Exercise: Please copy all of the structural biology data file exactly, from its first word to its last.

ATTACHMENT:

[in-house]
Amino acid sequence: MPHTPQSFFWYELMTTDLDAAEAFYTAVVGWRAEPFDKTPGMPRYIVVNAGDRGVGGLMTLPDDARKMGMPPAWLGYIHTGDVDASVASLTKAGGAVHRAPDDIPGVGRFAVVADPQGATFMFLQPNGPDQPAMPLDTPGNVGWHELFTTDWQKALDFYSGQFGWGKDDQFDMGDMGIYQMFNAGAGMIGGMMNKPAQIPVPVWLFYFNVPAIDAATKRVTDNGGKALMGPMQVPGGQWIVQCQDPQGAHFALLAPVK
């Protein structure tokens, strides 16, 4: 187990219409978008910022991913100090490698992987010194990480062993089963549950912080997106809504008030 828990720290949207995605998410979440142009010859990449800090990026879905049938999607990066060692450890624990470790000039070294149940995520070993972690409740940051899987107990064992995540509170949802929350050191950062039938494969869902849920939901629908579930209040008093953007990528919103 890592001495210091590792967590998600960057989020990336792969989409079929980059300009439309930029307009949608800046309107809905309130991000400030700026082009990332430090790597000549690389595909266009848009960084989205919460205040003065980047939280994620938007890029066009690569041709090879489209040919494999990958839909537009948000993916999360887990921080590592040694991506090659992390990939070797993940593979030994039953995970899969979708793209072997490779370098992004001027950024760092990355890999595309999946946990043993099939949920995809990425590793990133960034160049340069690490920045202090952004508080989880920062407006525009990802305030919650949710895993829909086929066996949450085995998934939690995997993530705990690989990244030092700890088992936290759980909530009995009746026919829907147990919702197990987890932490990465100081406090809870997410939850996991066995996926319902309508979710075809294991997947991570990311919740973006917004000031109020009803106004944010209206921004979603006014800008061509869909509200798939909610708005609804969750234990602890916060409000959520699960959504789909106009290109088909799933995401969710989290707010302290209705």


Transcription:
[in-house]
Amino acid sequence: MPHTPQSFFWYELMTTDLDAAEAFYTAVVGWRAEPFDKTPGMPRYIVVNAGDRGVGGLMTLPDDARKMGMPPAWLGYIHTGDVDASVASLTKAGGAVHRAPDDIPGVGRFAVVADPQGATFMFLQPNGPDQPAMPLDTPGNVGWHELFTTDWQKALDFYSGQFGWGKDDQFDMGDMGIYQMFNAGAGMIGGMMNKPAQIPVPVWLFYFNVPAIDAATKRVTDNGGKALMGPMQVPGGQWIVQCQDPQGAHFALLAPVK
């Protein structure tokens, strides 16, 4: 187990219409978008910022991913100090490698992987010194990480062993089963549950912080997106809504008030 828990720290949207995605998410979440142009010859990449800090990026879905049938999607990066060692450890624990470790000039070294149940995520070993972690409740940051899987107990064992995540509170949802929350050191950062039938494969869902849920939901629908579930209040008093953007990528919103 890592001495210091590792967590998600960057989020990336792969989409079929980059300009439309930029307009949608800046309107809905309130991000400030700026082009990332430090790597000549690389595909266009848009960084989205919460205040003065980047939280994620938007890029066009690569041709090879489209040919494999990958839909537009948000993916999360887990921080590592040694991506090659992390990939070797993940593979030994039953995970899969979708793209072997490779370098992004001027950024760092990355890999595309999946946990043993099939949920995809990425590793990133960034160049340069690490920045202090952004508080989880920062407006525009990802305030919650949710895993829909086929066996949450085995998934939690995997993530705990690989990244030092700890088992936290759980909530009995009746026919829907147990919702197990987890932490990465100081406090809870997410939850996991066995996926319902309508979710075809294991997947991570990311919740973006917004000031109020009803106004944010209206921004979603006014800008061509869909509200798939909610708005609804969750234990602890916060409000959520699960959504789909106009290109088909799933995401969710989290707010302290209705």